2. We compared resource (forage) availability and bharal population structures between rangelands differing in livestock density. Forage availability was estimated by clipping the standing graminoid biomass in sample plots. Livestock and bharal population structures were quantified through annual censuses. Seasonal diets of livestock were studied by direct observations, while those of bharal were quantified through feeding

signs on vegetation.

3. We found that livestock grazing causes a significant reduction in the standing crop of forage. Graminoid availability per unit livestock biomass was three times greater in a moderately grazed rangeland compared with an intensively grazed one.

4. There was considerable diet overlap among the herbivore species. In summer, bharal, yak Bos grunniens, horse Equus caballus, cow Bos indicus, and dzomo (yak-cow hybrids) fed predominantly on graminoids, while donkey E. asinus, sheep Ovis aries, and goat Capra hircus, consumed both graminoids and herbs. The summer diet of bharal was a subset of the diets of three livestock species. In winter, depleted graminoid availability caused bharal, yak and horse to consume relatively more herbs, while the remaining livestock species fed predominantly on graminoids. Diet overlap was less in winter but, in both seasons, all important forage species in the bharal diet were consumed

in substantial amounts by one or more species of livestock.

5. Comparison of the population structures of bharal between two rangelands differing in livestock density by

c. 30% yielded evidence of resource competition. In the intensively grazed rangeland, bharal density was 63% lower, and bharal population showed poorer performance (lower young : adult female ratios).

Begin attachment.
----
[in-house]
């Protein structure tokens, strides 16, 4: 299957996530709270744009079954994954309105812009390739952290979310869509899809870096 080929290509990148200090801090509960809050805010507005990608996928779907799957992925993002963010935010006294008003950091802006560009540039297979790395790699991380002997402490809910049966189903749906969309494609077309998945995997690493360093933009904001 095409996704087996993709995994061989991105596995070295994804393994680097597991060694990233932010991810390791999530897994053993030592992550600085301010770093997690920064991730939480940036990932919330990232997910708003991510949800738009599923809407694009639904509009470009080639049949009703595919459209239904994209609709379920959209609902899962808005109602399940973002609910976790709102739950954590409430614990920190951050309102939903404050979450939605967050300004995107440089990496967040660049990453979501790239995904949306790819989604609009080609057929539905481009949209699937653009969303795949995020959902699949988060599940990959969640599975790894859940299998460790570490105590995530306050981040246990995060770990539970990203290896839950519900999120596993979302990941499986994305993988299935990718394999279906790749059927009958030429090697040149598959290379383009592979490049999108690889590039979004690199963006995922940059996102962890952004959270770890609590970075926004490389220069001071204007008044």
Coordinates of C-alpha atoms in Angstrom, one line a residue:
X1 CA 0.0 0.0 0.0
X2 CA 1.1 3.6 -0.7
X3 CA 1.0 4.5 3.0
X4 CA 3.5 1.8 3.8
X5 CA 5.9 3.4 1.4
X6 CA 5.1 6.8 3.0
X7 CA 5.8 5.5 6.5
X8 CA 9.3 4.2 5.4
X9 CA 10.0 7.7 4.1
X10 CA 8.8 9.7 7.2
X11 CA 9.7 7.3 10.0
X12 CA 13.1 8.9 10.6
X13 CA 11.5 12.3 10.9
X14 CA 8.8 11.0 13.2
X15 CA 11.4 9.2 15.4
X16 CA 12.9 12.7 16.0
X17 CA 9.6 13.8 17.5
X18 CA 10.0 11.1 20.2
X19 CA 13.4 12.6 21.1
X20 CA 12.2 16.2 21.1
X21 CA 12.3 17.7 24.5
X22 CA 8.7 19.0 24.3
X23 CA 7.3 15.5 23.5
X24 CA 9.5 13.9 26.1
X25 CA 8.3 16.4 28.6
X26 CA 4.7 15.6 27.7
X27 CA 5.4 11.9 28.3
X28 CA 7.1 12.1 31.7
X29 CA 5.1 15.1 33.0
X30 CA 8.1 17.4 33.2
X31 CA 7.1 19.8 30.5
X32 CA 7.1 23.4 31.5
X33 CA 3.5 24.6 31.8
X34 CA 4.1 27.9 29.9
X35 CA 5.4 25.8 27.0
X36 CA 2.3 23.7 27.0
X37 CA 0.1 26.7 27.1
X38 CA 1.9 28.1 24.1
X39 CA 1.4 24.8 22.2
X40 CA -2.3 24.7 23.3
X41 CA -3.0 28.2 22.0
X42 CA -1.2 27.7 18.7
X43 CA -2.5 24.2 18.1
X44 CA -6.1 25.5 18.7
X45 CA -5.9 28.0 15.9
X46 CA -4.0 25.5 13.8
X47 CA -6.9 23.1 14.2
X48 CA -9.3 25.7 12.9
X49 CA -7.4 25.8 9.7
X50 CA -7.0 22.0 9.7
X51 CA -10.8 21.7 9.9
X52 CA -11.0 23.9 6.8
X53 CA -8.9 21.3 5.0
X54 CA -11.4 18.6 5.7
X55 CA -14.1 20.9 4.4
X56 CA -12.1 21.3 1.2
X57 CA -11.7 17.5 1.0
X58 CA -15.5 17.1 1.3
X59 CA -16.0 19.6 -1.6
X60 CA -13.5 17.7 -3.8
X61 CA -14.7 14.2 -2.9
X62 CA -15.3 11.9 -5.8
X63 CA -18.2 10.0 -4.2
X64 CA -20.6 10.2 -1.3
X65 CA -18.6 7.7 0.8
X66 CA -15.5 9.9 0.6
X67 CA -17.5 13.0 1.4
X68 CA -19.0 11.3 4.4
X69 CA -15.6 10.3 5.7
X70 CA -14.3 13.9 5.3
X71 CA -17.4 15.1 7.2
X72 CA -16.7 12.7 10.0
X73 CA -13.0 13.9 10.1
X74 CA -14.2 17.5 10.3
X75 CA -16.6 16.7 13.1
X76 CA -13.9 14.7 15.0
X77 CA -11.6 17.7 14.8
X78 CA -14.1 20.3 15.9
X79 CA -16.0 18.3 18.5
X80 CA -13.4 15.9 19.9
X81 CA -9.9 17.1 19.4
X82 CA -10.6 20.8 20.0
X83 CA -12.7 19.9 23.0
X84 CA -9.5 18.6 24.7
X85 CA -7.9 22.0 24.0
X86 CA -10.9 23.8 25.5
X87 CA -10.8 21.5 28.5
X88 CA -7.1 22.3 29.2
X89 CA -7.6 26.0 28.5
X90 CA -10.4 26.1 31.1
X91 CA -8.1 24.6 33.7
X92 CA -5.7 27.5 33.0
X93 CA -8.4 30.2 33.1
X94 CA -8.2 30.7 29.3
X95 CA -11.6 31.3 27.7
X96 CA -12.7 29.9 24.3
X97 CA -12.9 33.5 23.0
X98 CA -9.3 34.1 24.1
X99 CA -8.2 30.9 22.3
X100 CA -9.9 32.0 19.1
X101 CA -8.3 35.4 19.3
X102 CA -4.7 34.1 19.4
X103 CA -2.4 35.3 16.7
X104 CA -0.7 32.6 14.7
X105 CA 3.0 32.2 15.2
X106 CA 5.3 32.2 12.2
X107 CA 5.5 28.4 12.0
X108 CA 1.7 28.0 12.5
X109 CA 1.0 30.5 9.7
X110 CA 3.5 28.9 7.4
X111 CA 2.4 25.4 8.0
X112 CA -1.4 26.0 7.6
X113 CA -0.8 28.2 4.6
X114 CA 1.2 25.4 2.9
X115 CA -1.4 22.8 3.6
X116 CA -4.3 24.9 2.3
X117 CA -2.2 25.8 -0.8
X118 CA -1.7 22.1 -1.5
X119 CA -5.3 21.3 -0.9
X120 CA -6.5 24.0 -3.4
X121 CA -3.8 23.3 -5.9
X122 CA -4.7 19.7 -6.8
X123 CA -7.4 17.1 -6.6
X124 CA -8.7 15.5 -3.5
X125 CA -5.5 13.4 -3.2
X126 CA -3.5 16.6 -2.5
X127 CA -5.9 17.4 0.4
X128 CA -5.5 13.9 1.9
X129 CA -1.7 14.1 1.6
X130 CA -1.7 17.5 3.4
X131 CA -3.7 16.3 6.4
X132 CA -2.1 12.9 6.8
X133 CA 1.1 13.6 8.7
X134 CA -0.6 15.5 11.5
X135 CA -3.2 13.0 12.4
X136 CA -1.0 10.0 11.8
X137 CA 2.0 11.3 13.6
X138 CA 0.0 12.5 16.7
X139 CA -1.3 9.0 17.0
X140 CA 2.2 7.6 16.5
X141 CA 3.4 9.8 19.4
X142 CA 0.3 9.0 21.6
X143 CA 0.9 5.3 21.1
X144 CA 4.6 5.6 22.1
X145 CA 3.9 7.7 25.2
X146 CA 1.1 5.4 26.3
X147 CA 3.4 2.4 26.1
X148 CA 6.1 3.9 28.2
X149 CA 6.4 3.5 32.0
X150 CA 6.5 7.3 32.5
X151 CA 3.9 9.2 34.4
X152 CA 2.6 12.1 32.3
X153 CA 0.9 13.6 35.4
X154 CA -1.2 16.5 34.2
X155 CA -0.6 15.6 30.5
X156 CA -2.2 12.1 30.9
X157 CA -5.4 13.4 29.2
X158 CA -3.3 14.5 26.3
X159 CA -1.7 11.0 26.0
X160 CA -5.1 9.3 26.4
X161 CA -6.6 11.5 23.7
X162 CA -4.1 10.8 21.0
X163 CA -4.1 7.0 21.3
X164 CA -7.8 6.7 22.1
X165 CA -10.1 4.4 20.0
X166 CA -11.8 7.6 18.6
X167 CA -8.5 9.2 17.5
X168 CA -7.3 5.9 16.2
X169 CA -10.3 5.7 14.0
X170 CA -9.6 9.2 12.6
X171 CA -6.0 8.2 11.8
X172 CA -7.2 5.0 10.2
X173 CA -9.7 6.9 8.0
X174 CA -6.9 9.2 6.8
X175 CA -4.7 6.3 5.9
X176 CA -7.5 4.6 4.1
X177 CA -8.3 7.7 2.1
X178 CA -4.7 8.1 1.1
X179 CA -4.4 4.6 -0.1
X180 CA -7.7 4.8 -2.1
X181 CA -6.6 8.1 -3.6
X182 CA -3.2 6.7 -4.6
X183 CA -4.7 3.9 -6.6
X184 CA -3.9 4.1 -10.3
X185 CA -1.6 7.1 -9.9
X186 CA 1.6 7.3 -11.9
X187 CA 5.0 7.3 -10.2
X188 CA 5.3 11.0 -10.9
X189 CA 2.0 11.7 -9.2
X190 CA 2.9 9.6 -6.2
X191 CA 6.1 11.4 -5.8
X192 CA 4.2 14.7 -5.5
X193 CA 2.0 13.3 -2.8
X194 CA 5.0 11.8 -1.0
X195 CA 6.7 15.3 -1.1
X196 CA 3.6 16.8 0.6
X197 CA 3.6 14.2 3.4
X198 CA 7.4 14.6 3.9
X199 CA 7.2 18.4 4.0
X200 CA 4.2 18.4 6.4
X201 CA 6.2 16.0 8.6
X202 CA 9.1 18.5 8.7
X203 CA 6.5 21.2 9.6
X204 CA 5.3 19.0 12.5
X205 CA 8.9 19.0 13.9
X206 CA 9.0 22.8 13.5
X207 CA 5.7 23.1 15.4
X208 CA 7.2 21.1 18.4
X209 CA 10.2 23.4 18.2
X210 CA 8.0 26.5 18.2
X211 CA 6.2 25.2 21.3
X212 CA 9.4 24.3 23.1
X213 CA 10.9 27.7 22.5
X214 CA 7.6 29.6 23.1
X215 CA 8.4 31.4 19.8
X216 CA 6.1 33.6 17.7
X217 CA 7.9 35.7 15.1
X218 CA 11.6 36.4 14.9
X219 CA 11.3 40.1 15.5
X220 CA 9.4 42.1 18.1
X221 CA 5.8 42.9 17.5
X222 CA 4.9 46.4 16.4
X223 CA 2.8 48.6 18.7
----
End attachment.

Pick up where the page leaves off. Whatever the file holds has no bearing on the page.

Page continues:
6.Synthesis and applications High diet overlap between livestock and bharal, together with density-dependent forage limitation, results in resource competition and a decline in bharal density. Under the present conditions of high livestock density and supplemental feeding, restricting livestock numbers and creating livestockfree areas are necessary measures for conserving Trans-Himalayan wild herbivores. Mediating competitive effects on bharal through supplemental feeding is not a feasible option.
Address
Corporate Author Thesis
Publisher Place of Publication Editor
Language Summary Language Original Title
Series Editor Series Title Abbreviated Series Title
Series Volume Series Issue Edition
ISSN ISBN Medium
Area Expedition Conference
Notes Approved no
Call Number SLN @ rana @ 517 Serial 695
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Author Ashraf, N.
Title (up) Competition For Food Between Markhor And Domestic Goat In Chitral, Pakistan Type Manuscript
Year 2010 Publication Abbreviated Journal
Volume Issue Pages 1-76
Keywords
Abstract The present study was, therefore, designed to collect data on feeding aspects of Markhor and domestic goat in Chitral area, in order to examine the extent of resource competition between two species. The objectives of study were;

To analyze the food composition of Markhor and domestic goat.

To determine the degree of competition between Markhor and domestic goat in terms of forage consumption.

To provide recommendation for managing Markhor habitat and reducing competition with domestic livestock.
Address
Corporate Author Thesis Master's thesis
Publisher Place of Publication Pakistan Editor
Language English Summary Language Original Title
Series Editor Series Title Abbreviated Series Title
Series Volume Series Issue Edition
ISSN ISBN Medium
Area Expedition Conference
Notes M.Phil Thesis, Pir Mehr Ali Shah (PMAS) – Arid Agriculture University, Rawalpindi Approved no
Call Number SLN @ rana @ Serial 1328
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Author Abdunazarov, B.B.
Title (up) Composition and numbers of the rare terrestrial vertebrates and prospects of their preservation in Uzbekistan. Nature reserves in the USSR: Their present and future Type Conference Article
Year 1990 Publication Abbreviated Journal
Volume Issue Pages
Keywords Uzbekistan; Russia; Soviet-Union; Ussr; parks; park; reserves; reserve; refuge; conservation; protected-area; browse; soviet union; soviet; union; protected; area; areas; 2530; Russian
Abstract
Address
Corporate Author Thesis
Publisher Place of Publication Editor
Language Summary Language Original Title
Series Editor Series Title Abbreviated Series Title
Series Volume Series Issue Edition
ISSN ISBN Medium
Area Expedition Conference
Notes Abstracts of the All-Union Conference, Novgorod. In Russian. Place of Meeting: 1990 Date of Copyright: 1990 Approved no
Call Number SLN @ rana @ 150 Serial 28